An alternative procedure is shown in FIG. 8. The gift buyer identified the registrant at box 110′. The gift registry apparatus, as shown at box 112′ provides access to the gift buyer in order that the gift buyer can obtain associated first and second information. As shown at box 114′, the gift buyer selects appropriate information for printing. As shown at box 116′, the selected information is printed. As shown at box 124, the gift buyer receives the printout, selects desired gifts, and he/she or a store clerk uses a bar code scanner to scan bar codes of items purchased to obtain third information. In this regard, in an advanced system, the store clerk could use the same bar code scanning mechanism that is used in checking items at the purchase counter for payment. For example, there may be a code to enter or a button to touch which would initiate a software routine allowing receipt of the third information simultaneous with other use of the information with respect to check-out. The third information would be transferred as appropriate to the central computer of apparatus 20. To provide appropriate information, the identification number would be scanned or entered. Then the third information including the bar code or other identifying information of the item and the quantity of the particular item purchased is entered. Depending on the programming, the third information is then appropriately communicated and by using the identification number is associated with other accumulate information. As indicated at box 130, the gift registry apparatus receives the third information and, as indicated at box 132, the third information is associated with the first and second information.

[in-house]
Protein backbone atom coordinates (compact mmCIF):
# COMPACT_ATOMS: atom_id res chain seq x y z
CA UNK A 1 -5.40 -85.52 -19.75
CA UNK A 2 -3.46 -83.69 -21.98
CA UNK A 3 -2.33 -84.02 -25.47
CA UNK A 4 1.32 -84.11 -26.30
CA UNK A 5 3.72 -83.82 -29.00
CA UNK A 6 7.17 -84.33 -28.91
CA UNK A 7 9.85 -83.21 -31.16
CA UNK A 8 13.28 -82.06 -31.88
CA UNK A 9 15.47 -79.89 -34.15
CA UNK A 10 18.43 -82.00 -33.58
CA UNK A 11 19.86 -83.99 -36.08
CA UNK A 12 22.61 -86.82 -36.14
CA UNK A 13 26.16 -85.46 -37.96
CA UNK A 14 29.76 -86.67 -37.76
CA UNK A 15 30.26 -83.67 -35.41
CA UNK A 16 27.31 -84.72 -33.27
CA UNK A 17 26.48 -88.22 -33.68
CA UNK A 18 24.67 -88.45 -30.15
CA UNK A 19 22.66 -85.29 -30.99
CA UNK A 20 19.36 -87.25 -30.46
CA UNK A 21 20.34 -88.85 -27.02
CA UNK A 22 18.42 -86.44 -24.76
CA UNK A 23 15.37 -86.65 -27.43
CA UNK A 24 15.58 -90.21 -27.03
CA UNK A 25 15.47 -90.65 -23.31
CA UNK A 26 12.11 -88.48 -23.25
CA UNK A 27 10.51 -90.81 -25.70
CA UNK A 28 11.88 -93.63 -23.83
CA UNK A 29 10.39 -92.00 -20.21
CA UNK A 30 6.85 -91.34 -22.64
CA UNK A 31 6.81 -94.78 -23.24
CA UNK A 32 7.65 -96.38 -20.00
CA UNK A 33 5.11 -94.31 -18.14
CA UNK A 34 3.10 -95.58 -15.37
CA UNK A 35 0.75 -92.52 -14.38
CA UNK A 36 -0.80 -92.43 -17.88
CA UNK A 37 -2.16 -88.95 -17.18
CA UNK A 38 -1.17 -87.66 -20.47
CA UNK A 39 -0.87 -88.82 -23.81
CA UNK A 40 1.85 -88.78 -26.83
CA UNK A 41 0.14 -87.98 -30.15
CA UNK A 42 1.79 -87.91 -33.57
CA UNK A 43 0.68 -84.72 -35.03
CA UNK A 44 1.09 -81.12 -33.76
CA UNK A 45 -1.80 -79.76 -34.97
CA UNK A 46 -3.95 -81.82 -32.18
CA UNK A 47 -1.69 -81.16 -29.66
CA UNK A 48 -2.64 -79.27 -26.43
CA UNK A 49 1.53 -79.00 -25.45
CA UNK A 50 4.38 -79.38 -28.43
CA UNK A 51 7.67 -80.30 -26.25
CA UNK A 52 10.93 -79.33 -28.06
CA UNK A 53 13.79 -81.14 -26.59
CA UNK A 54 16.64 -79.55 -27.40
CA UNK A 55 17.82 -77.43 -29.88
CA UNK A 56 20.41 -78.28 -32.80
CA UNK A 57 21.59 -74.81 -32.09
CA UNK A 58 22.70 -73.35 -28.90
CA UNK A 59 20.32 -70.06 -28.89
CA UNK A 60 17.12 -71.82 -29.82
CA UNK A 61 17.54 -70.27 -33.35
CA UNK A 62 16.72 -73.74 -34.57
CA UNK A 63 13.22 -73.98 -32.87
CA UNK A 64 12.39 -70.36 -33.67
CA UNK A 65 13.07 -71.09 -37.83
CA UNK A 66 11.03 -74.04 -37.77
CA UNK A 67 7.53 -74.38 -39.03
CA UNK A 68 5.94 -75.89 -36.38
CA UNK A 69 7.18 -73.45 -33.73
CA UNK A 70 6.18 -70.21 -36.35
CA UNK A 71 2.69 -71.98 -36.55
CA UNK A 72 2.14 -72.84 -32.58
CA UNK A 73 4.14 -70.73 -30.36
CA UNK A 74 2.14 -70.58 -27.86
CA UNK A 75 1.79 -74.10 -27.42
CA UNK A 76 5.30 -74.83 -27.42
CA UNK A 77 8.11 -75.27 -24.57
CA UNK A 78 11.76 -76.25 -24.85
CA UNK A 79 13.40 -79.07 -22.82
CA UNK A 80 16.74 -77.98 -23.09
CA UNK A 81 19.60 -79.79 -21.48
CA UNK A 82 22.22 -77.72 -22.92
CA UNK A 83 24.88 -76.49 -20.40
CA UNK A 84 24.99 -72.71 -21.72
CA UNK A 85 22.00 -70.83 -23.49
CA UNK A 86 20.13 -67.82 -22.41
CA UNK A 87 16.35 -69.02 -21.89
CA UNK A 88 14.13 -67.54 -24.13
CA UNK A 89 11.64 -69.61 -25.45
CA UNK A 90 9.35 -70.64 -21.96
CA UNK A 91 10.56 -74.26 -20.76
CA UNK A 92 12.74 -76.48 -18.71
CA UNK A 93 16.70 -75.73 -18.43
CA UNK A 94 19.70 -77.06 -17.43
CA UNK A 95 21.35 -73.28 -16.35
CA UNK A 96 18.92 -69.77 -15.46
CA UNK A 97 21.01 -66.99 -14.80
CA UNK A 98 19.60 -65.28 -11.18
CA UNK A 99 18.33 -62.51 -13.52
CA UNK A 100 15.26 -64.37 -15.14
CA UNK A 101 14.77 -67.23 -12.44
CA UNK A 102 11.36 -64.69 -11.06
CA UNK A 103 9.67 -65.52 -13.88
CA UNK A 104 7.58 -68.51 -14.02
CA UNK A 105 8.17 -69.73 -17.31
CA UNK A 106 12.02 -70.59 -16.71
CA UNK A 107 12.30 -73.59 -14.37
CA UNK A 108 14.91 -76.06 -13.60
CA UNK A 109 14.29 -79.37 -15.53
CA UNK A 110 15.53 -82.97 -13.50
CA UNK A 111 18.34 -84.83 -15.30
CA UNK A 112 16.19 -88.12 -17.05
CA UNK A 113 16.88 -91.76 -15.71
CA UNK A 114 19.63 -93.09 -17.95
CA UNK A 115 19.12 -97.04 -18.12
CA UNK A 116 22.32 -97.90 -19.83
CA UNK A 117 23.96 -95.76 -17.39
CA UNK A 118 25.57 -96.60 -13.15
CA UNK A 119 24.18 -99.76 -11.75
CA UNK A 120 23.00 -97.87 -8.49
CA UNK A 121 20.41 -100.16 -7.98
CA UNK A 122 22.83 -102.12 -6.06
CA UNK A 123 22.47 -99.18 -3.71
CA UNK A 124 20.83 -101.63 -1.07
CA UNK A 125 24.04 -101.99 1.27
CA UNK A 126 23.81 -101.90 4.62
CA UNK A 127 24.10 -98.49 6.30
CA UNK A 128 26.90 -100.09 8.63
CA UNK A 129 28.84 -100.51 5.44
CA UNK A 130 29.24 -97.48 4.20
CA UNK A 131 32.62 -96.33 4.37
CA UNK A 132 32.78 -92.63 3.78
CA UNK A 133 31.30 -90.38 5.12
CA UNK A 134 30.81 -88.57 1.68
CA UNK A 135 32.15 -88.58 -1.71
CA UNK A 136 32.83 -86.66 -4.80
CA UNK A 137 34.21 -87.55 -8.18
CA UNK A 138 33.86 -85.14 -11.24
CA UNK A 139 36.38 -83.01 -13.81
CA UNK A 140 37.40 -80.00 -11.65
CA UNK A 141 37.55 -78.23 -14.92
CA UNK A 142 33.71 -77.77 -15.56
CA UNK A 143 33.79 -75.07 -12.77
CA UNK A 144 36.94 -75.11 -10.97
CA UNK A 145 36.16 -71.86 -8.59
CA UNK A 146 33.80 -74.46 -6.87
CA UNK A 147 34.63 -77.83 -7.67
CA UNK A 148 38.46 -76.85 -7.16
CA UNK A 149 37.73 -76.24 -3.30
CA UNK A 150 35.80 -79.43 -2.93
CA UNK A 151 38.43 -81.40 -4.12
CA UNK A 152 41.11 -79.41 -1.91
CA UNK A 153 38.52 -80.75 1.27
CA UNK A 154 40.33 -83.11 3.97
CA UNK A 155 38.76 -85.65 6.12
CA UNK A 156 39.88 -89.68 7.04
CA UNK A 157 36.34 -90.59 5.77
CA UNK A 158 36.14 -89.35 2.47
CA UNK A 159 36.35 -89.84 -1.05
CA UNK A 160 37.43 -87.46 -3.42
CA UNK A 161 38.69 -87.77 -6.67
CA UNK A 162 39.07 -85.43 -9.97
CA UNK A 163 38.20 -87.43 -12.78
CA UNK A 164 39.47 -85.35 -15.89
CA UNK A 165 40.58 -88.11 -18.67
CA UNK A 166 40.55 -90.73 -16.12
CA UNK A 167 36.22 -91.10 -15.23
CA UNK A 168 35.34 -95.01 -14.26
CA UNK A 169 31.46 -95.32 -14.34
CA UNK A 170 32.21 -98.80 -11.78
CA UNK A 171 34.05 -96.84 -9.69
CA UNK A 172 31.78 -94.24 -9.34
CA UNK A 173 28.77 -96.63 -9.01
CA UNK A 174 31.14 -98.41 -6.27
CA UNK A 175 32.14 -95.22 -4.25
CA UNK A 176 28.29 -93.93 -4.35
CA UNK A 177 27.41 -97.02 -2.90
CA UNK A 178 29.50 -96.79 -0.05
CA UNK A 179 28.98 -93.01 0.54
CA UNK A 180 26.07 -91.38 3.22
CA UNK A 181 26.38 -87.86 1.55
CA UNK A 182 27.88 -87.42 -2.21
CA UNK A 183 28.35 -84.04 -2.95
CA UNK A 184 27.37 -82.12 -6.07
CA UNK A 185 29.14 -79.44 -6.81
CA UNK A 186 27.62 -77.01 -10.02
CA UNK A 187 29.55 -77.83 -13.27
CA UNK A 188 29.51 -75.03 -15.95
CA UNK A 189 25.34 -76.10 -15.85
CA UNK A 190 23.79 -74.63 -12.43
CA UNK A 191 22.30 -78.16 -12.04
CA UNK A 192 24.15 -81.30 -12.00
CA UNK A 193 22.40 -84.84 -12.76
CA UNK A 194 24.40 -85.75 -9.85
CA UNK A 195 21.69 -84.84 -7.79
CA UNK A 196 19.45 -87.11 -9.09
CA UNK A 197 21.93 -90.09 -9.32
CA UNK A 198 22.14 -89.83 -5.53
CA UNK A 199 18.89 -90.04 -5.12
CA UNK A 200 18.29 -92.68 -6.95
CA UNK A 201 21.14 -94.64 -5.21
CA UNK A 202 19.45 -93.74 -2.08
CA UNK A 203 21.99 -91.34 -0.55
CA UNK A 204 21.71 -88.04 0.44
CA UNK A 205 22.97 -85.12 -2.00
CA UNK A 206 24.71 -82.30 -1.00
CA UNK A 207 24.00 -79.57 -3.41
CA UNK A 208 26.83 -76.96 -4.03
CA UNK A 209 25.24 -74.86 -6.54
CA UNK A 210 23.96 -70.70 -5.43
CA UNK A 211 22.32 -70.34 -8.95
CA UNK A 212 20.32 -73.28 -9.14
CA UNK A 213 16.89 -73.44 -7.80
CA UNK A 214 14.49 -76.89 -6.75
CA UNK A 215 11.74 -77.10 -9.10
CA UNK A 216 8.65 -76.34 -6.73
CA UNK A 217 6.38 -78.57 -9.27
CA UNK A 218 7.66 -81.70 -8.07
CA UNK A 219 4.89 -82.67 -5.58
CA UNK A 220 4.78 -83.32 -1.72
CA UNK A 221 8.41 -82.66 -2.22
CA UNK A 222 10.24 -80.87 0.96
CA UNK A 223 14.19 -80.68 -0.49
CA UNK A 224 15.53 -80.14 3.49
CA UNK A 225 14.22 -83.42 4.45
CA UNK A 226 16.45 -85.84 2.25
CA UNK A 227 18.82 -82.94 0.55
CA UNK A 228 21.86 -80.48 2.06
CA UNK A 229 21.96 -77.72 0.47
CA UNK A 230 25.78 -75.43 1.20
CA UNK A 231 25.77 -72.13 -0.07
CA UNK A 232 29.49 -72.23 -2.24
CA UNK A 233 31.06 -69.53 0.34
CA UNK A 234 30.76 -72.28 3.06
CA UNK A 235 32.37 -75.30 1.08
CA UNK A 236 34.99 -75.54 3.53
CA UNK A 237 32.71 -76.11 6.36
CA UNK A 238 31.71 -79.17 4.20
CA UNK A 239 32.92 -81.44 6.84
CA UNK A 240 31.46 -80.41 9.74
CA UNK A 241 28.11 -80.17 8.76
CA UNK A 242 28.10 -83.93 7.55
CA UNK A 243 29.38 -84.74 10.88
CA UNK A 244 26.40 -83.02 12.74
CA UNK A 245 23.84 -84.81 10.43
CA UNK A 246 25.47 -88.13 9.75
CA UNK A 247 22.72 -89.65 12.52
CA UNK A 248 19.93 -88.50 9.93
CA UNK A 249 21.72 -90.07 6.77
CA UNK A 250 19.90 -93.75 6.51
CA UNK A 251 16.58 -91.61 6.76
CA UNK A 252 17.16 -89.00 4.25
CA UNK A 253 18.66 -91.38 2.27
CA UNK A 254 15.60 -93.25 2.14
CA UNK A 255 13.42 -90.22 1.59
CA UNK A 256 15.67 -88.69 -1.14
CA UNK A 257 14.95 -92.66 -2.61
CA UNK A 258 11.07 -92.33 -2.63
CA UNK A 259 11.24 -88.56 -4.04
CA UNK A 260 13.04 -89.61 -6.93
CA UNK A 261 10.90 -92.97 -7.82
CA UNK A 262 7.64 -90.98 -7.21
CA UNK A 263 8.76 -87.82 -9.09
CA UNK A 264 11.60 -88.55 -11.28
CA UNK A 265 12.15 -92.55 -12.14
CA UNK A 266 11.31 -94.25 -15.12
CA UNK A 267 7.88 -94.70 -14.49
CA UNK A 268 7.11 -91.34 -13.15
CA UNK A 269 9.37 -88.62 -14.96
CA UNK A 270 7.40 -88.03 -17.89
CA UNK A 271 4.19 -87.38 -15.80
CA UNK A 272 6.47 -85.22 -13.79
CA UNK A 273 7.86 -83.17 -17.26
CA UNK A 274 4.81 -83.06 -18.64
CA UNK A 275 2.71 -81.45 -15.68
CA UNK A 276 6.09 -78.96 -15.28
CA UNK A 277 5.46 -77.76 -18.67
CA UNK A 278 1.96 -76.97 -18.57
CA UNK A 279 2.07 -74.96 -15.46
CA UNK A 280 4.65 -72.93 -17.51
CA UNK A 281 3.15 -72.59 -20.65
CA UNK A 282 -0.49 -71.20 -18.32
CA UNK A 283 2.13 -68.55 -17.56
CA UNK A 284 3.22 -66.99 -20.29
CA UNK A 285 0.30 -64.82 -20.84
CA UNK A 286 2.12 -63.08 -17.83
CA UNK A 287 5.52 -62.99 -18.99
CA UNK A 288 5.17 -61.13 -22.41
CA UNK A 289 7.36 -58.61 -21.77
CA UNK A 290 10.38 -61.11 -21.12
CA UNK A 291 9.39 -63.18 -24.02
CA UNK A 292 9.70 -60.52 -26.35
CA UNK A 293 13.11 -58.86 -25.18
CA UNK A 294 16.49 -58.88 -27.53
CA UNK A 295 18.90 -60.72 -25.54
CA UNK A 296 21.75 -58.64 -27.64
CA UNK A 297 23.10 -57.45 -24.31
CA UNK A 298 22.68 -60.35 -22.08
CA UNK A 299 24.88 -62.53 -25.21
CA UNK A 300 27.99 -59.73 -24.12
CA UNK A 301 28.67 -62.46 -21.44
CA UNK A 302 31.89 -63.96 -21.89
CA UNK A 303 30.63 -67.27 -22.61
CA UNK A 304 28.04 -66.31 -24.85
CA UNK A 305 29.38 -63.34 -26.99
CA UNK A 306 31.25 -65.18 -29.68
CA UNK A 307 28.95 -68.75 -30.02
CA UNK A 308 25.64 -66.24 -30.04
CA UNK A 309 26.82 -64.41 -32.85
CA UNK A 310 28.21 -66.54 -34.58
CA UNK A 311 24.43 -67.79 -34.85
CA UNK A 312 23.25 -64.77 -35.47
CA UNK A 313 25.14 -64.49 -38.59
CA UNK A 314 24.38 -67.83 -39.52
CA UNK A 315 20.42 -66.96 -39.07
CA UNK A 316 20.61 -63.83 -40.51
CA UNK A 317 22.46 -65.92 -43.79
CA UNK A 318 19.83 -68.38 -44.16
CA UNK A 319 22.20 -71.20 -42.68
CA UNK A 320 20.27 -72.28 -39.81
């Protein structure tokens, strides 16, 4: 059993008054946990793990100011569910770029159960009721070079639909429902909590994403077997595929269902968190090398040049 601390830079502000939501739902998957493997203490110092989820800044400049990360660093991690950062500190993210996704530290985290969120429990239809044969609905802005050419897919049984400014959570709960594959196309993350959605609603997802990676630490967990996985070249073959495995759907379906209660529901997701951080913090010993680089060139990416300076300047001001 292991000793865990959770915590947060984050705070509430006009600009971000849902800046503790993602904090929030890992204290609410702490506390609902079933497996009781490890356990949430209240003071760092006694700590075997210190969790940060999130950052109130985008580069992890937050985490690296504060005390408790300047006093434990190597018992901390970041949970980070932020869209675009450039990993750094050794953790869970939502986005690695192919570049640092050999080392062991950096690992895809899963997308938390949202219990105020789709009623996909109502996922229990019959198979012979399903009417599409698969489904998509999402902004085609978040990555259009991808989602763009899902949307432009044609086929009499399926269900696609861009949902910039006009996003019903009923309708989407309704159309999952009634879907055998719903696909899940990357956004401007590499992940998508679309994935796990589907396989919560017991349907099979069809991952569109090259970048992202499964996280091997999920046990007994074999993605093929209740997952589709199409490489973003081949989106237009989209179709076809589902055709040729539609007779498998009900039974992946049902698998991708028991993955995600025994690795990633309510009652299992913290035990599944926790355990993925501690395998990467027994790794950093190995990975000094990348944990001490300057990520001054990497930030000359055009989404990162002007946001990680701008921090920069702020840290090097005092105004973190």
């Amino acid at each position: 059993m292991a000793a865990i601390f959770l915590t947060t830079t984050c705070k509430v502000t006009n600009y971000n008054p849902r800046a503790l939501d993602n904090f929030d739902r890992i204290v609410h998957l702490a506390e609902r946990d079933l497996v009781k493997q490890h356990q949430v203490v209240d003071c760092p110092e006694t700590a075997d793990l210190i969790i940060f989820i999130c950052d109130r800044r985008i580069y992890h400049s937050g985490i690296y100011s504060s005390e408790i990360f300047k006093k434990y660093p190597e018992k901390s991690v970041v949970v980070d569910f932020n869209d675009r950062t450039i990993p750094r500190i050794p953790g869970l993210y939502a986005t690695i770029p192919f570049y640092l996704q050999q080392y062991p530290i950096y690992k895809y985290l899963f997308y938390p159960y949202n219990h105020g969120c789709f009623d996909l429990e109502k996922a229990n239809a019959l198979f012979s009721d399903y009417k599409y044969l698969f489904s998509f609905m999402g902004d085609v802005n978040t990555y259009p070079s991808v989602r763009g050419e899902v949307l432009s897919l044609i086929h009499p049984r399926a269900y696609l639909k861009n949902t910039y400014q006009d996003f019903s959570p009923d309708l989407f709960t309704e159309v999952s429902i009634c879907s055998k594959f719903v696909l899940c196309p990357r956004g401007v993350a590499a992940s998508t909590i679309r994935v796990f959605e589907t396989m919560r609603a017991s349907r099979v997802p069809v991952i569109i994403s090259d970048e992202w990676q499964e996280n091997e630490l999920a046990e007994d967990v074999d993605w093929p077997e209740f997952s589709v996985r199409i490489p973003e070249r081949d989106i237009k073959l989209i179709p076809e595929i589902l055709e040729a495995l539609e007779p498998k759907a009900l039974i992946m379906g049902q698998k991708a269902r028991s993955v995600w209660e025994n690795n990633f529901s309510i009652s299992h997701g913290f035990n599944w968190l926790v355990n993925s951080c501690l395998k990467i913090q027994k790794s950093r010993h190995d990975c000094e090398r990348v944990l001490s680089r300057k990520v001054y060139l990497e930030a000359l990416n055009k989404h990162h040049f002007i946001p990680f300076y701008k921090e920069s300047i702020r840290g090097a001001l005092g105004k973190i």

Alternatively, the third information can be transmitted by radio frequency as discussed hereinbefore directly from the bar code scanner to the computer terminal and immediately associated with the first and second information. Such procedure is indicated by the solid arrow 134 extending from box 124 to box 130.